Iowans like their food fried. At the Iowa State Fair, you can sample such delicacies as a fried Mars bars, fried Twinkies and even fried pickles. So it’s fitting that the unofficial kickoff for the fall season of the Democratic campaign for President should be held at a “steak fry.”
Iowa Senator Tom Harkin has been pan-frying steaks and talking politics for thirty years. His annual Steak Fry, at a picturesque balloon field in central Iowa, twenty miles south of Des Moines, now functions as a rite of passage for presidential candidates and a can’t-miss political event for reporters and political junkies.
Last year, Barack Obama dazzled a crowd of 3,500 Iowa Democrats, helping to convince the Senator that a run for President was plausible. “This is where it all started,” David Axelrod, Obama’s chief strategist, told me.
This year, unable to settle on one keynote speaker, Harkin invited all the Democratic candidates for President (except for Dennis Kucinich and Mike Gravel). If the GOP’s August straw poll in Ames reflected the anemic state of the current Republican Party, the Steak Fry proved just the opposite about the Democrats. Twelve thousand people showed up on Sunday, the largest turnout in the event’s history, to enjoy a plate of steak, baked beans and potato salad and evaluate the future nominees. The Obama campaign alone said it brought 3,000 supporters. “This is my idea of a surge!” Harkin enthusiastically told the crowd.
On a beautiful Sunday afternoon, the six candidates sat on a makeshift stage behind a giant American flag and three red tractors artfully placed on a rolling hill. Each had ten minutes to give what amounted to a condensed version of their stump speeches. Obama had the good fortune of speaking first (the order was determined by drawing out of a hat), and he touched on many of the themes that were reiterated throughout the day: the need to end the war in Iraq, provide universal healthcare, restore the Constitution, spread the benefits of the economy fairly and combat global warming and push for energy independence. “I don’t think there’s anything that’s been said that anybody on this stage disagrees with,” said Senator Joe Biden. At this stage in the game, the candidates seem determined to get along at public gatherings and present a united front against the Bush Administration (the names Giuliani, Romney and Thompson never came up).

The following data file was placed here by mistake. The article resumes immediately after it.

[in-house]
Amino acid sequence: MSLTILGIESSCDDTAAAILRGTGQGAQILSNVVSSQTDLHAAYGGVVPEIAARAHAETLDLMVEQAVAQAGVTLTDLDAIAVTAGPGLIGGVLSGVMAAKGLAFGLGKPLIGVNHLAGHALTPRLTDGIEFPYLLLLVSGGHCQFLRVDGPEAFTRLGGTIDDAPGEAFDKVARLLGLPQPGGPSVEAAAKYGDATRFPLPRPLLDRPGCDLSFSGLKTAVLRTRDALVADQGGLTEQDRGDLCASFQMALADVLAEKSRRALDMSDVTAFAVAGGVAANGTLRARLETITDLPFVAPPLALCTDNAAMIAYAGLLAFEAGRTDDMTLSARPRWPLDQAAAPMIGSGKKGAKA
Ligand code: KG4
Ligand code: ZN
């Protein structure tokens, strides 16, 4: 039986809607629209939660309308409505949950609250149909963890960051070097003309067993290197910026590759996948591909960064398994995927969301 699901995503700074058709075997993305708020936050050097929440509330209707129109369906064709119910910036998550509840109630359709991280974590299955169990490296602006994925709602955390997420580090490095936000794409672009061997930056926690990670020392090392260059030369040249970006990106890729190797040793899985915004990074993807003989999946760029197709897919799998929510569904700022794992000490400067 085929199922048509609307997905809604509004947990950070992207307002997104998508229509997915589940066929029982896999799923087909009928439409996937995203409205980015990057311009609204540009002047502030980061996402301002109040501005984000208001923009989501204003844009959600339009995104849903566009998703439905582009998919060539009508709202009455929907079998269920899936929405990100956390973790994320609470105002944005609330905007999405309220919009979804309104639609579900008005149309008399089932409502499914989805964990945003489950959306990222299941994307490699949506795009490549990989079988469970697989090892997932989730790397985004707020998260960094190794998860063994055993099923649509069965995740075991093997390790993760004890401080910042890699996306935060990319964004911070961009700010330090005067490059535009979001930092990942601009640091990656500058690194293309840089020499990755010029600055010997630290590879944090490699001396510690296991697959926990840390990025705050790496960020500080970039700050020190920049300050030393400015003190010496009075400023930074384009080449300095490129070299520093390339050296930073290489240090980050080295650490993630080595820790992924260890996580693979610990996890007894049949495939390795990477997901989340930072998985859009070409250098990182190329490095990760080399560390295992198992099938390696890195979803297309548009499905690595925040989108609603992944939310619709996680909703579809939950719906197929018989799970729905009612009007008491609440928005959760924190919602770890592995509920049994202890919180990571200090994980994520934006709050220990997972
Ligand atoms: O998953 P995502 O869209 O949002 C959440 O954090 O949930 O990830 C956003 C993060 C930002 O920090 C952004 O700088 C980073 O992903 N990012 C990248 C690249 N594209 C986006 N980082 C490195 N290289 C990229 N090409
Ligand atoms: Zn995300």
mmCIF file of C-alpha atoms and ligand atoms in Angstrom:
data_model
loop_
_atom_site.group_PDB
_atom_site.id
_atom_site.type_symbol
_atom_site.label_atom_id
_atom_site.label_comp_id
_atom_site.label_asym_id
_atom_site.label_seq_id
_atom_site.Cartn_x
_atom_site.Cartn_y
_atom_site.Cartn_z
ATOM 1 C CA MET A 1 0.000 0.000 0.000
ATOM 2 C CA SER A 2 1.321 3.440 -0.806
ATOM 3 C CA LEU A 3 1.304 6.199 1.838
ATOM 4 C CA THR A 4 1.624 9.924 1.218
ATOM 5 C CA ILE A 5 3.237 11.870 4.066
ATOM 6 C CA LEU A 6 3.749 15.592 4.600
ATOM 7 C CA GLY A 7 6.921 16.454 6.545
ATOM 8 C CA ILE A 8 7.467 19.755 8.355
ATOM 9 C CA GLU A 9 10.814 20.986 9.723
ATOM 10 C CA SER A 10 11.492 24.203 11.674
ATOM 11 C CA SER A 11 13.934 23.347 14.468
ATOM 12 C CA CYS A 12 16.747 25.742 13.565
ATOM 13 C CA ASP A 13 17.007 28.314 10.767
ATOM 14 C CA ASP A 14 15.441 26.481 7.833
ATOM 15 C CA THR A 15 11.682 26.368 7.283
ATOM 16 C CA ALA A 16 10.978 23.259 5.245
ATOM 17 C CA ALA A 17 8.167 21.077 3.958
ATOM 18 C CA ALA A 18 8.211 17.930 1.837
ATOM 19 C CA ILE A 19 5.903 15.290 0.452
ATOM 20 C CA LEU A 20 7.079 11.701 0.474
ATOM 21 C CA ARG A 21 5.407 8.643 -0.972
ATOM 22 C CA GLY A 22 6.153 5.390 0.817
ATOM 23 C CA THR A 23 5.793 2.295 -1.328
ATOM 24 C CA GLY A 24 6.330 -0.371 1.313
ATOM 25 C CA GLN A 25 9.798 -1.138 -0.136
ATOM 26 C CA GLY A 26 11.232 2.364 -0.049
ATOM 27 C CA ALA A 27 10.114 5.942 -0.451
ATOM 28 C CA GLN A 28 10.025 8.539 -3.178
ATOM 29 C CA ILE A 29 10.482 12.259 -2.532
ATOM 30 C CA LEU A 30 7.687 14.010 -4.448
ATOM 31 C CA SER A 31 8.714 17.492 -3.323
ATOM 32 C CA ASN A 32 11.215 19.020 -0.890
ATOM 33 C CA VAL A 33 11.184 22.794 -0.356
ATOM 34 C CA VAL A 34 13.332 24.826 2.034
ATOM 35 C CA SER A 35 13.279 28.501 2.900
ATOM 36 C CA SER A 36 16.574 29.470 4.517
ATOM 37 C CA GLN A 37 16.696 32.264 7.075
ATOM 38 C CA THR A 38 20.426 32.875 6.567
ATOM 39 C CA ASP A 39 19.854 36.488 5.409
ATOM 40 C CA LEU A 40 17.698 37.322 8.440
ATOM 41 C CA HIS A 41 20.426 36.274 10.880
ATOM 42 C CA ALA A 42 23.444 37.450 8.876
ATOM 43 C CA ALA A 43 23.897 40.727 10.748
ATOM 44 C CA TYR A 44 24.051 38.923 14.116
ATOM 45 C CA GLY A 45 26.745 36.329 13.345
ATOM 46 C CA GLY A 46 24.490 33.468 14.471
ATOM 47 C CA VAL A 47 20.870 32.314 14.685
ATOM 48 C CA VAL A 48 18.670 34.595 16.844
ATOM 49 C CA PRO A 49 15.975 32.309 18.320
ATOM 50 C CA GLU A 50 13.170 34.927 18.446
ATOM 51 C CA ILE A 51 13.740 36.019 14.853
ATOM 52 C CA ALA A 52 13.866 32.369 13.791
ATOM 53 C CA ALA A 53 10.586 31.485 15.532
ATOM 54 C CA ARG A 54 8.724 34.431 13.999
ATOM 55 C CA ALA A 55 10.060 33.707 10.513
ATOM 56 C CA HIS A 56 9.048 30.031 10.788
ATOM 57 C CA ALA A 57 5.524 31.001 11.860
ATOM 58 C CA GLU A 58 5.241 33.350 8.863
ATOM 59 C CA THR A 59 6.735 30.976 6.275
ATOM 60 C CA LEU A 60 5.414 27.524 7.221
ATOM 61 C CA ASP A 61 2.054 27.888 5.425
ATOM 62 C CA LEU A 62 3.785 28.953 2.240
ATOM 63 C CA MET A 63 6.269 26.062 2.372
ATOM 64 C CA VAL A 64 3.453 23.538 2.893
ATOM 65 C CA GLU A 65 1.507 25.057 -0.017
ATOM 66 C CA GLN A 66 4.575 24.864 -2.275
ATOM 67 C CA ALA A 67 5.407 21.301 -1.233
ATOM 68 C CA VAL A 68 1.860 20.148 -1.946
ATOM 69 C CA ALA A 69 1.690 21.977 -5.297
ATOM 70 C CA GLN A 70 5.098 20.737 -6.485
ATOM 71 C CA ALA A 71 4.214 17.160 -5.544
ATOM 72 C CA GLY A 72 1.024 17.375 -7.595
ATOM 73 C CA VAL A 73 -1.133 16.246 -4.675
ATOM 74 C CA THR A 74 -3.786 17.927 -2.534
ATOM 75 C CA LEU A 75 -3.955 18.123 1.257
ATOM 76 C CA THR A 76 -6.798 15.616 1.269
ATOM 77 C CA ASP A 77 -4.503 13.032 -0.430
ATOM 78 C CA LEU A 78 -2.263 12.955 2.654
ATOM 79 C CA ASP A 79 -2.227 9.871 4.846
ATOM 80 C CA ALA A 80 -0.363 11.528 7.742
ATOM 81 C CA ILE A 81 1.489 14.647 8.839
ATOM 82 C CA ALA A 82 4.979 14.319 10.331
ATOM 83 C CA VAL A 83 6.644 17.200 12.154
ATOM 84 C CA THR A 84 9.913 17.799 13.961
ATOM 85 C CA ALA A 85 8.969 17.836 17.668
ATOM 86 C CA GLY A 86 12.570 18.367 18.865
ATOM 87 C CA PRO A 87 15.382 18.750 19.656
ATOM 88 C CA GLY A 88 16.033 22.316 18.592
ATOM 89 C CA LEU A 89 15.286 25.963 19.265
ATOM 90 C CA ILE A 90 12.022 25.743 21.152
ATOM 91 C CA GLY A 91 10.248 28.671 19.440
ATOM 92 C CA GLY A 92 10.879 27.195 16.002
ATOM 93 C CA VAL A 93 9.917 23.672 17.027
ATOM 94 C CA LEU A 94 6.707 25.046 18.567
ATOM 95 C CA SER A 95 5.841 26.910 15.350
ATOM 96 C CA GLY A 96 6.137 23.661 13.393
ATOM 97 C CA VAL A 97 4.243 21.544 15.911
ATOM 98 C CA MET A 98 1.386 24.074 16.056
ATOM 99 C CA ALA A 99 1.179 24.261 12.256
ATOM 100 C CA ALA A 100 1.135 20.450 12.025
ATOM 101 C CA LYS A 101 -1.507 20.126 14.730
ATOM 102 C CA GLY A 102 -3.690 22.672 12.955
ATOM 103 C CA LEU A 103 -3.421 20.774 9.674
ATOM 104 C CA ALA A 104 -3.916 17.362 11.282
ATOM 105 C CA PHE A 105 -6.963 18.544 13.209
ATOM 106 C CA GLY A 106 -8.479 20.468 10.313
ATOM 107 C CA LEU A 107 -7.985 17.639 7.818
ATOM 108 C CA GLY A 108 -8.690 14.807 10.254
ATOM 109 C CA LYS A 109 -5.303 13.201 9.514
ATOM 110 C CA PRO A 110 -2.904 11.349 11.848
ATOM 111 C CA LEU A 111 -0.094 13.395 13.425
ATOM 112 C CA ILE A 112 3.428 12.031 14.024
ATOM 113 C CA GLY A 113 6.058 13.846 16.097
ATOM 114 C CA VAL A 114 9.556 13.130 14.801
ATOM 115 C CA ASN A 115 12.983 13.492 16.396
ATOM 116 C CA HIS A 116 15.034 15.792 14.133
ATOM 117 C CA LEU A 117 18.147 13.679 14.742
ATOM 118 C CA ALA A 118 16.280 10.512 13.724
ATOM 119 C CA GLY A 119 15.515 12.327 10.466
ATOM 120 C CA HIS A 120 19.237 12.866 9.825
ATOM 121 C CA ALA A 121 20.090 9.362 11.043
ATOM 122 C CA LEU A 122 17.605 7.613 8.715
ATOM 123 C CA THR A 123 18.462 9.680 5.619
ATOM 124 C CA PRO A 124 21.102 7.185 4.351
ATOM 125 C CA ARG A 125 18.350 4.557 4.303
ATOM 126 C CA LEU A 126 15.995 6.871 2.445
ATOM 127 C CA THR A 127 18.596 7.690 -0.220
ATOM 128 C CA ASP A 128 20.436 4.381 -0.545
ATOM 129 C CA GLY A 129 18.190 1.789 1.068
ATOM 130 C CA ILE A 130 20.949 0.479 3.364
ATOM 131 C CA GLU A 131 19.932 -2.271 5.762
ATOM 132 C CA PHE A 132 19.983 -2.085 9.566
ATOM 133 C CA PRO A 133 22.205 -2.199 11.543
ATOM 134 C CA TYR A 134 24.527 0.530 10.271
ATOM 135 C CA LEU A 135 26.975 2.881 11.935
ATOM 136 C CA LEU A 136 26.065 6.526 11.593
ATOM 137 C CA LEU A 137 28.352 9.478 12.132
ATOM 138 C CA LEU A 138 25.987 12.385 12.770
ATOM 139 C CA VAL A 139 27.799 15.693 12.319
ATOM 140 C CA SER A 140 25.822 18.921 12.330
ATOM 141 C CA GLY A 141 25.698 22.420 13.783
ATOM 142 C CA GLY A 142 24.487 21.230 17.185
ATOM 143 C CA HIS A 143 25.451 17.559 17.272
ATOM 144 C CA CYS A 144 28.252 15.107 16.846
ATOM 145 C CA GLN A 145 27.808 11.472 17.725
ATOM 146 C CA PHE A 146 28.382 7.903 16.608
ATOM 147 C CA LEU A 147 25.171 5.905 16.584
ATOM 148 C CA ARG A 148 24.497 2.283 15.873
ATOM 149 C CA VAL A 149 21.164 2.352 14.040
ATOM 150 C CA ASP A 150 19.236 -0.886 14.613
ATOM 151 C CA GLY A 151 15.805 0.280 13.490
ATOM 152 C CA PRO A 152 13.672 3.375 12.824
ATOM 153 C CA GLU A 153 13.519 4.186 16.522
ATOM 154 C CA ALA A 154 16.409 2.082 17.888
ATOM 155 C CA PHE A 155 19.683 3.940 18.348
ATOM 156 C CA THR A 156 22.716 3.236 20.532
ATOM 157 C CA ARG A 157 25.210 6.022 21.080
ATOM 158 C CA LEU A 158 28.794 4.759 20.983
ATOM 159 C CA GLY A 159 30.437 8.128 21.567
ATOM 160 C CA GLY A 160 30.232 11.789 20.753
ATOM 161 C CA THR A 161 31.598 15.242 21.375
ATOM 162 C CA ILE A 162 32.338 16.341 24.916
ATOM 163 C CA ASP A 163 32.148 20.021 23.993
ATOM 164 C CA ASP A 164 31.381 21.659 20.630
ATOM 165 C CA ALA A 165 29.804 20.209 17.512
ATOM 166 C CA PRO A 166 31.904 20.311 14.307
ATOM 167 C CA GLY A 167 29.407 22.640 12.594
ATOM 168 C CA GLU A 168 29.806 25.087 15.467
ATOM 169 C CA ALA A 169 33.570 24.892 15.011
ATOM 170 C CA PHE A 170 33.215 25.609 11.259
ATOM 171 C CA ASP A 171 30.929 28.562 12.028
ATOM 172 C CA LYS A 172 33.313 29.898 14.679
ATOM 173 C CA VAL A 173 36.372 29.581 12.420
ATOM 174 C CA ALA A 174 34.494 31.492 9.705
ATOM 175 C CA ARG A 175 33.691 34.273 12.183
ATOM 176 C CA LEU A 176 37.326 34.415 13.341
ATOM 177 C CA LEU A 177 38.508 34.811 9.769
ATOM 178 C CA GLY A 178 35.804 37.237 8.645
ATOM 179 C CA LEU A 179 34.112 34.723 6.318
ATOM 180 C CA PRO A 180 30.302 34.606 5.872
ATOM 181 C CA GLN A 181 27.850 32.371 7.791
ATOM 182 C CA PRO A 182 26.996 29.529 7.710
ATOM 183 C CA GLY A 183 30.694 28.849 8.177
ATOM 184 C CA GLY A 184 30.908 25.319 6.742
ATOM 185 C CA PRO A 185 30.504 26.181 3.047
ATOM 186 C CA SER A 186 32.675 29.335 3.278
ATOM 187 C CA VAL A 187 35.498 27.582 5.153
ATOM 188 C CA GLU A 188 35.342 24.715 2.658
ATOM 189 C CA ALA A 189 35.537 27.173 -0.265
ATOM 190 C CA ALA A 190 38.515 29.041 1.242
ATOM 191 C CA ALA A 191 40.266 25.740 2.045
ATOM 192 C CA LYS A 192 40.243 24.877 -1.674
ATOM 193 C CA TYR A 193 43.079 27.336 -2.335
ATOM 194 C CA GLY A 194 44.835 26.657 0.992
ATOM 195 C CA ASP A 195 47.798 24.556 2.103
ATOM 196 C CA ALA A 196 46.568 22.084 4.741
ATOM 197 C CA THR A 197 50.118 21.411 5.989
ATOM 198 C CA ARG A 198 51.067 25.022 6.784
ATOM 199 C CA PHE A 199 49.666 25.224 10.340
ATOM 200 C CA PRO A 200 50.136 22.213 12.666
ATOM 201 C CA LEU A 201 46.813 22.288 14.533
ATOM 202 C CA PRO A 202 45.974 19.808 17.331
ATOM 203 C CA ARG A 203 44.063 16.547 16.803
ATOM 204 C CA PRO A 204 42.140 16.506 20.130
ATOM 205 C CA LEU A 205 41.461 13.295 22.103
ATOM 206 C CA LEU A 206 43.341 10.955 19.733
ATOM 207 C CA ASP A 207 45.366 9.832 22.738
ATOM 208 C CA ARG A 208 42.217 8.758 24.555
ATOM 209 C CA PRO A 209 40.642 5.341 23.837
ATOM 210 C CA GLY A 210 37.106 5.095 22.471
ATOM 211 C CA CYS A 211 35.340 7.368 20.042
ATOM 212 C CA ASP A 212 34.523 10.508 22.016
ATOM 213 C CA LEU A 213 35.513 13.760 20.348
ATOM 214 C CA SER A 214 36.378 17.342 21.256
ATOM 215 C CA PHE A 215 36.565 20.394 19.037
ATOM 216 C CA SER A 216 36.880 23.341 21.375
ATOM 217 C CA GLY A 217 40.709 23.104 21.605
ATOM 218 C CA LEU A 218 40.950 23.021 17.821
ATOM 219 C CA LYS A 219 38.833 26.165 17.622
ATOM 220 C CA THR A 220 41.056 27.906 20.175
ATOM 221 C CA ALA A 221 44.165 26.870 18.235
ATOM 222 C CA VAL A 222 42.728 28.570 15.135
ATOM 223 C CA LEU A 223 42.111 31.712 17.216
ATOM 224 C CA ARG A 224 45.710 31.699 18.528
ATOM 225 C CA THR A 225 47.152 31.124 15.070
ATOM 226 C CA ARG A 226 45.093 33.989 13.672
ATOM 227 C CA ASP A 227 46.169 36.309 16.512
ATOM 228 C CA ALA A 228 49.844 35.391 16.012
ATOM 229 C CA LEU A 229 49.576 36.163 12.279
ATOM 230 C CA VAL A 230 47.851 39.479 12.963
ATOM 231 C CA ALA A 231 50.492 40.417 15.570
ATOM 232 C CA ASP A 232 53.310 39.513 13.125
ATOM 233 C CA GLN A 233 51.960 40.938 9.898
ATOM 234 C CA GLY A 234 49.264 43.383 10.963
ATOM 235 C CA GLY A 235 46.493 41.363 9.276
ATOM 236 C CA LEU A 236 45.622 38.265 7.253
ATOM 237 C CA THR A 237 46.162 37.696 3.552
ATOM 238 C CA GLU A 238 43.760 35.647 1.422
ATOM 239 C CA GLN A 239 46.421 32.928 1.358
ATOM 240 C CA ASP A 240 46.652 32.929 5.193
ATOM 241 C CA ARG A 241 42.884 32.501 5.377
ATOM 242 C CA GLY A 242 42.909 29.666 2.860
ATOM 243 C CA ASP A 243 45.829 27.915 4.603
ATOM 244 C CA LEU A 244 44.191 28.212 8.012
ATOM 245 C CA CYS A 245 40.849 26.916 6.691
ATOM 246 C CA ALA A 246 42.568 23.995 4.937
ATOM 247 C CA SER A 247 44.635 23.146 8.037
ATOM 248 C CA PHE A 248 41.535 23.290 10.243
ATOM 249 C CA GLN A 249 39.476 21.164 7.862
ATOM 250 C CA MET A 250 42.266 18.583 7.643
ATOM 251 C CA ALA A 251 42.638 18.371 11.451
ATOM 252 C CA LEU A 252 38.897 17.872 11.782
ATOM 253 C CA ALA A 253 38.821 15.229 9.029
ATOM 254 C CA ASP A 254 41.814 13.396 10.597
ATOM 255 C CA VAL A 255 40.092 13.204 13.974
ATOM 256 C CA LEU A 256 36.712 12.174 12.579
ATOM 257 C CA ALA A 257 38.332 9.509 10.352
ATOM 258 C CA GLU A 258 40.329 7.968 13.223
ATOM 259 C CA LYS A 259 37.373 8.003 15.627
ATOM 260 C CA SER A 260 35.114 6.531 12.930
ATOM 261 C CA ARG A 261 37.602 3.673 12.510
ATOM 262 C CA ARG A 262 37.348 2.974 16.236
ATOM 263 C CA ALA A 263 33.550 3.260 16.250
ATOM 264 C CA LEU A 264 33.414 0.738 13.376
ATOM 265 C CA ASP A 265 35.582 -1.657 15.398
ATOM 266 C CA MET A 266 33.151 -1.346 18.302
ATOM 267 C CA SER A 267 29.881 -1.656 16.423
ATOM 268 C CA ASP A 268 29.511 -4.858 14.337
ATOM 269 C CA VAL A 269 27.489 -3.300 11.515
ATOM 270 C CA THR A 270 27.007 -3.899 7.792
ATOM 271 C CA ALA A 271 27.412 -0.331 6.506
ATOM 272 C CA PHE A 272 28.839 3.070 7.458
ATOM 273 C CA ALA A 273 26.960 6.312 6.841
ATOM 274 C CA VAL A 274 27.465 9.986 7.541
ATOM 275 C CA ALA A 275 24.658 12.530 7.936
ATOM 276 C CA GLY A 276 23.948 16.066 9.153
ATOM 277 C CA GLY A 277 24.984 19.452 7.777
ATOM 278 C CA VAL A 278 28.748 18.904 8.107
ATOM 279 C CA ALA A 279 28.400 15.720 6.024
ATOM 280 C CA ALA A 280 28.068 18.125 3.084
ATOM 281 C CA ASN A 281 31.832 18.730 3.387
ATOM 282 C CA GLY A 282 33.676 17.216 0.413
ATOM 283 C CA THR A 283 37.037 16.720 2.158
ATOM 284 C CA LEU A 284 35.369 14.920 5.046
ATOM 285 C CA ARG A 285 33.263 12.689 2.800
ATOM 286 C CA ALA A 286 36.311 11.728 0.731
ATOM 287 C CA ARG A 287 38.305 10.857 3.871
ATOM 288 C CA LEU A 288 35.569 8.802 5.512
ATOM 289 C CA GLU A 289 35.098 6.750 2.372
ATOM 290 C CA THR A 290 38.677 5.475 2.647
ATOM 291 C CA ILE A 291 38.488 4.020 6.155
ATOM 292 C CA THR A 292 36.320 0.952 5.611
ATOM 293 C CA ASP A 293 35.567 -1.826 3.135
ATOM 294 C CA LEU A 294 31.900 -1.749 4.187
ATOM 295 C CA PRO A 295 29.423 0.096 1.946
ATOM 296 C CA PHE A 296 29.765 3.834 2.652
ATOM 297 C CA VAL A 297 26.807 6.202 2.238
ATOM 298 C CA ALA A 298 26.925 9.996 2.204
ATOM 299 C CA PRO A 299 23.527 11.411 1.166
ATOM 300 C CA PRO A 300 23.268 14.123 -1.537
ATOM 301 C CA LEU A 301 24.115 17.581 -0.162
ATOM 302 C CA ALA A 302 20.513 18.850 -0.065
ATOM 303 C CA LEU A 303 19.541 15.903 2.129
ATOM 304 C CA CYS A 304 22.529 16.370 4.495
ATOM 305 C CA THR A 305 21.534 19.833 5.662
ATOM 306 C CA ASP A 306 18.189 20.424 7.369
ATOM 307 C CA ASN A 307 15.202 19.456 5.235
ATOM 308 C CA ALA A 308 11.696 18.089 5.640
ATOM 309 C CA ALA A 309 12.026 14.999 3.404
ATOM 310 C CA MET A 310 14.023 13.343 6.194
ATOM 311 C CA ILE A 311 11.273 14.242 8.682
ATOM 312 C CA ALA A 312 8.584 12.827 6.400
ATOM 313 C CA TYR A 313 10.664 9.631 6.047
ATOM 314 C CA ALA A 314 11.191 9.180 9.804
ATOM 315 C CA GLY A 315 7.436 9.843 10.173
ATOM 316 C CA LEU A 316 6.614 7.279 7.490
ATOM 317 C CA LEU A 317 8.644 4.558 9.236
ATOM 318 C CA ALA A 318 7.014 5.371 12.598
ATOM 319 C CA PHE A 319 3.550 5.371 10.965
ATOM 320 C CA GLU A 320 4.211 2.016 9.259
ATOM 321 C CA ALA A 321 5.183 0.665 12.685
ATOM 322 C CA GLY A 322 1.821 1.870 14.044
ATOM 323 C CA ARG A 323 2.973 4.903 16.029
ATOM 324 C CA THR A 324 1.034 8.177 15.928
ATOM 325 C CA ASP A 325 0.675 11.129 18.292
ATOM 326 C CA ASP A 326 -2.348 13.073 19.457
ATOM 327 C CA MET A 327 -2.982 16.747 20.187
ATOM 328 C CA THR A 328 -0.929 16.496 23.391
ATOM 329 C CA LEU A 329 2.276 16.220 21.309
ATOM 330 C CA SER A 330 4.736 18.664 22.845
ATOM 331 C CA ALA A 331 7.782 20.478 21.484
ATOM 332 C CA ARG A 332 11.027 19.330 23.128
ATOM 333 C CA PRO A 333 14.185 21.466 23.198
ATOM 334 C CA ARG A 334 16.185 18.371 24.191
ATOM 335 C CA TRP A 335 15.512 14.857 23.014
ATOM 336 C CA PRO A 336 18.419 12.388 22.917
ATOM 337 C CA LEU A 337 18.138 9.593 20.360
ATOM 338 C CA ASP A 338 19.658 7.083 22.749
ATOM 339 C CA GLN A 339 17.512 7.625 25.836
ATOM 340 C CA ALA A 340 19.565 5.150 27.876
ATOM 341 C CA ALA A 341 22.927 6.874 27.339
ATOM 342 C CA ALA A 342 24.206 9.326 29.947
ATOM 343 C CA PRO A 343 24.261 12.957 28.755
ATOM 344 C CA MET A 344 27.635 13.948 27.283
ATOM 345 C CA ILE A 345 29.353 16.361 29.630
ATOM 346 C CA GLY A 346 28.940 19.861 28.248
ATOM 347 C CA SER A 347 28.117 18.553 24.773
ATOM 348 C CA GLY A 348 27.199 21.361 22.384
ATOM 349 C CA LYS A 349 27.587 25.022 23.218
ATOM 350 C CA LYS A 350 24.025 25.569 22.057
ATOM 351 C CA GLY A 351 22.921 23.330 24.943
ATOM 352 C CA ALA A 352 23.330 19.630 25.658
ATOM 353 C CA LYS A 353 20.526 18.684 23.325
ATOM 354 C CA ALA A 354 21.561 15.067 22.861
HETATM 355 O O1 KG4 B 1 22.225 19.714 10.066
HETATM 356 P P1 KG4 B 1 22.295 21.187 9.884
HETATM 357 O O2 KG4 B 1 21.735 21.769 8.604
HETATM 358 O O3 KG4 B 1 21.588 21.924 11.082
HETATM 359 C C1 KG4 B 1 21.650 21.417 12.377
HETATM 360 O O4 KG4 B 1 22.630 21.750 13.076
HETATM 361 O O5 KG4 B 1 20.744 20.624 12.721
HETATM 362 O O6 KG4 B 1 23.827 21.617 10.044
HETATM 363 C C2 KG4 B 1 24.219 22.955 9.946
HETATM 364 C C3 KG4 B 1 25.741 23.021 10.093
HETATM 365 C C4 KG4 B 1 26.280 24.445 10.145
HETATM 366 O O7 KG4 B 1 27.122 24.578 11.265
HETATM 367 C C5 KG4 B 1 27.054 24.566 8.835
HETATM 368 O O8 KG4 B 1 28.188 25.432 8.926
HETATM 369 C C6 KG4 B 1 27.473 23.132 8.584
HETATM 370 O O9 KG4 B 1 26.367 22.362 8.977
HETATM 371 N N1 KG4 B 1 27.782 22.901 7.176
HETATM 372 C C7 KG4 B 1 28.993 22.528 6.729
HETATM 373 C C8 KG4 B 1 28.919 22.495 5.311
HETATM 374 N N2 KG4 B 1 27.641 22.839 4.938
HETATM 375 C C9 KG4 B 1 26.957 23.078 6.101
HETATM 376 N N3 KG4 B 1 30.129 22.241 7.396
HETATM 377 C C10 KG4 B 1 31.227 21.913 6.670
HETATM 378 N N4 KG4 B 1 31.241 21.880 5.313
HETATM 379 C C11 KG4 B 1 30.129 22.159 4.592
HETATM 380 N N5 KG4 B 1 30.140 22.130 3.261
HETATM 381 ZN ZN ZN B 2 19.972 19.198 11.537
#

Yet in subtle ways, they tried to differentiate themselves. Obama sold himself as an outsider who could fundamentally disinfect Washington. “If we win an election but don’t change our politics, we’re not going to be able to bring about the change that’s absolutely necessary,” he said, trying to paint the Clintons as Washington insiders without ever mentioning them by name. The reason every American lacks healthcare, Obama argued, is because industry lobbyists bought off Republicans and Democrats alike. Same with the oil companies who’ve kept us dependent on foreign oil.